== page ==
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Litigation News

Spring 2020, Vol. 45, No. 3

Mindful Drinking?

Joseph Beckman


  • The legal profession has perhaps a more complex relationship with alcohol than the average line of work.
  • Ditching the labels might give a nonalcoholic a leg up.
Mindful Drinking?
Klaus Vedfelt via Getty Images

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As noted often, the legal profession has perhaps a more complex relationship with alcohol than the average line of work. A recent journey, and some subsequent reading, prompted me to wonder about the flip side of the coin—our profession’s relationship with sobriety.

To refresh, the 2016 Hazelden Betty Ford Foundation/ABA study of substance abuse, depression, and anxiety of over 12,000 licensed and employed lawyers and judges revealed some startling facts. To begin, over 23 percent of respondents believed their use of alcohol (or substances) was a problem at some point during their lives. This statistic does not include lawyers who are known to enjoy an adult beverage (or several) on occasion, but who did not self-identify as belonging to the 23 percent who reported alcohol as a “problem” at some point. (The author did not participate in the survey.)

The Alcohol Use Disorders Identification Test (AUDIT) is a 10-item self-reporting instrument developed by the World Health Organization to screen for hazardous use, harmful use, and the potential for alcohol dependence. The AUDIT generates scores ranging from 0 to 40.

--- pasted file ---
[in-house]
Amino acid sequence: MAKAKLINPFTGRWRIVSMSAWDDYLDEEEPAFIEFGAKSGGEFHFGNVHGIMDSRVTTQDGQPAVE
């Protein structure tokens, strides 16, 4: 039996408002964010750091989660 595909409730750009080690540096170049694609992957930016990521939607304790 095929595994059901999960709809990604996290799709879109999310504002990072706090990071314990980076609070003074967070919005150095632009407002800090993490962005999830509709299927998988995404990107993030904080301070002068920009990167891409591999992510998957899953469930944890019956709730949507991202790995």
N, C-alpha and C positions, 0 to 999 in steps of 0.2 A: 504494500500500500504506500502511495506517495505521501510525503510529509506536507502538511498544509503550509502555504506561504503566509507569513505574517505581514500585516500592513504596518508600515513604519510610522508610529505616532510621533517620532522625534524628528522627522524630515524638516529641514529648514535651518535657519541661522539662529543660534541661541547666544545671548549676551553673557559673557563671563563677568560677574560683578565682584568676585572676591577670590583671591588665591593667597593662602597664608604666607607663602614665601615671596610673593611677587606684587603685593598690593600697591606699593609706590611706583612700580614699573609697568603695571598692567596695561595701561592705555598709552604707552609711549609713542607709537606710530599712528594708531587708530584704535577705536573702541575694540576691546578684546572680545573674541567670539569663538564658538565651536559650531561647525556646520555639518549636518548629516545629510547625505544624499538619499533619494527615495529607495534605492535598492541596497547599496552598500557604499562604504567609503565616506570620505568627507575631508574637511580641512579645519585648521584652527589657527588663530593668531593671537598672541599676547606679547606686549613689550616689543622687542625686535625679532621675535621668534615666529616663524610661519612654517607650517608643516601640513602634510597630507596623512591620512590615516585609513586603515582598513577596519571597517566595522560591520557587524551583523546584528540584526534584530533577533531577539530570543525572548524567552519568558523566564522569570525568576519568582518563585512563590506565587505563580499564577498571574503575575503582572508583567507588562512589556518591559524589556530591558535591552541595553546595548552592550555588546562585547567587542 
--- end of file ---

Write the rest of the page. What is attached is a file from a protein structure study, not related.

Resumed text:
Scores of 8 or higher indicate hazardous or harmful alcohol intake and also possible dependence. Scores are categorized into zones to reflect increasing severity, with zone II reflecting hazardous use, zone III indicating harmful use, and zone IV warranting full diagnostic evaluation for alcohol use disorder. For purposes of this study, the ABA study used the phrase “problematic use” to capture all three zones related to a positive AUDIT screen.

Over 36 percent of those responding to the ABA study survey had an AUDIT score consistent with hazardous drinking or possible alcohol abuse or dependence, suggesting that about one-third of lawyers who may have an alcohol problem are not particularly conscious of their plight. Let’s check that call with the replay official: Yes, over one-third of lawyers who responded may, at best, be in denial as to how problematic their relationship with alcohol is.

Sober Curious: It’s How You Feel about Alcohol

Type “sober curious” into your favorite search engine, and links to blogs and influencers will populate the screen. Such websites typically do not contain the type of information that forms the basis of an expert opinion we litigators would endeavor to put into evidence. That lack of hard science, however, may be the point.

As Bustle’s Leah Wiggins said in October 2018, “a new alcohol-related trend has started to take hold that defies all that: The sober curious movement. In a nutshell, identifying as sober curious means you know from experience that alcohol doesn’t make you feel great and you don’t drink it often, but you’re not willing to put an all-or-nothing label on yourself.” That is perhaps the key to the success of being sober curious. As Wiggins says, “[w]hat makes the sober curious movement so unique—and effective—is the fact that people simply go off of how they feel, rather than putting themselves in a restrictive box.”